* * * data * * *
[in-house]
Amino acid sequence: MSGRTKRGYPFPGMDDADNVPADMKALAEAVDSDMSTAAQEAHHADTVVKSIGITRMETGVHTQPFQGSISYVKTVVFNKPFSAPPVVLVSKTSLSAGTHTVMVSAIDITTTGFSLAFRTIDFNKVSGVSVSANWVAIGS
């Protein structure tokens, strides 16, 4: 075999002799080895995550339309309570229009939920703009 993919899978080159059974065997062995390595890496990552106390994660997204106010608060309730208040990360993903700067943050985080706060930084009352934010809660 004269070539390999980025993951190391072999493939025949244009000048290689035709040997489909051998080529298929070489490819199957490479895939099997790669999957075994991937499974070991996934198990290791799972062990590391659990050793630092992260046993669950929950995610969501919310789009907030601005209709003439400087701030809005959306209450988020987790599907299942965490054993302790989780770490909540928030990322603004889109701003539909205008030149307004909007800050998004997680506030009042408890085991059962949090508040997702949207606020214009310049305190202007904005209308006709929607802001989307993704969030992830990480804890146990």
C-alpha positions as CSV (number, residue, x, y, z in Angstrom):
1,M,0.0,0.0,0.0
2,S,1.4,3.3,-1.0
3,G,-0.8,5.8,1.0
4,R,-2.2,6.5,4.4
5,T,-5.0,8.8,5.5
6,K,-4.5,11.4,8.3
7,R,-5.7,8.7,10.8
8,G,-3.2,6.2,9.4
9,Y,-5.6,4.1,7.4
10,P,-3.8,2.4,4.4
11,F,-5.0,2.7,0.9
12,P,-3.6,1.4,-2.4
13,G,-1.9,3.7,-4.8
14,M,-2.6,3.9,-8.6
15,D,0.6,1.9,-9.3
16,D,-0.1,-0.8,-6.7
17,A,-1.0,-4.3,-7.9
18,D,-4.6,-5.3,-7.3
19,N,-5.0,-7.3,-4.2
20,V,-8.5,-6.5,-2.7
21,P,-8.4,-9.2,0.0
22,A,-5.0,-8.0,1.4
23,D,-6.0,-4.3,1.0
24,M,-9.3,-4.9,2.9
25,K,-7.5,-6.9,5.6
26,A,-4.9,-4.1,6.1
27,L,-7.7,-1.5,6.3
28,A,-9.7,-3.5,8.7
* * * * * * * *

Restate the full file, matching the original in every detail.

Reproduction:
[in-house]
Amino acid sequence: MSGRTKRGYPFPGMDDADNVPADMKALAEAVDSDMSTAAQEAHHADTVVKSIGITRMETGVHTQPFQGSISYVKTVVFNKPFSAPPVVLVSKTSLSAGTHTVMVSAIDITTTGFSLAFRTIDFNKVSGVSVSANWVAIGS
């Protein structure tokens, strides 16, 4: 075999002799080895995550339309309570229009939920703009 993919899978080159059974065997062995390595890496990552106390994660997204106010608060309730208040990360993903700067943050985080706060930084009352934010809660 004269070539390999980025993951190391072999493939025949244009000048290689035709040997489909051998080529298929070489490819199957490479895939099997790669999957075994991937499974070991996934198990290791799972062990590391659990050793630092992260046993669950929950995610969501919310789009907030601005209709003439400087701030809005959306209450988020987790599907299942965490054993302790989780770490909540928030990322603004889109701003539909205008030149307004909007800050998004997680506030009042408890085991059962949090508040997702949207606020214009310049305190202007904005209308006709929607802001989307993704969030992830990480804890146990």
C-alpha positions as CSV (number, residue, x, y, z in Angstrom):
1,M,0.0,0.0,0.0
2,S,1.4,3.3,-1.0
3,G,-0.8,5.8,1.0
4,R,-2.2,6.5,4.4
5,T,-5.0,8.8,5.5
6,K,-4.5,11.4,8.3
7,R,-5.7,8.7,10.8
8,G,-3.2,6.2,9.4
9,Y,-5.6,4.1,7.4
10,P,-3.8,2.4,4.4
11,F,-5.0,2.7,0.9
12,P,-3.6,1.4,-2.4
13,G,-1.9,3.7,-4.8
14,M,-2.6,3.9,-8.6
15,D,0.6,1.9,-9.3
16,D,-0.1,-0.8,-6.7
17,A,-1.0,-4.3,-7.9
18,D,-4.6,-5.3,-7.3
19,N,-5.0,-7.3,-4.2
20,V,-8.5,-6.5,-2.7
21,P,-8.4,-9.2,0.0
22,A,-5.0,-8.0,1.4
23,D,-6.0,-4.3,1.0
24,M,-9.3,-4.9,2.9
25,K,-7.5,-6.9,5.6
26,A,-4.9,-4.1,6.1
27,L,-7.7,-1.5,6.3
28,A,-9.7,-3.5,8.7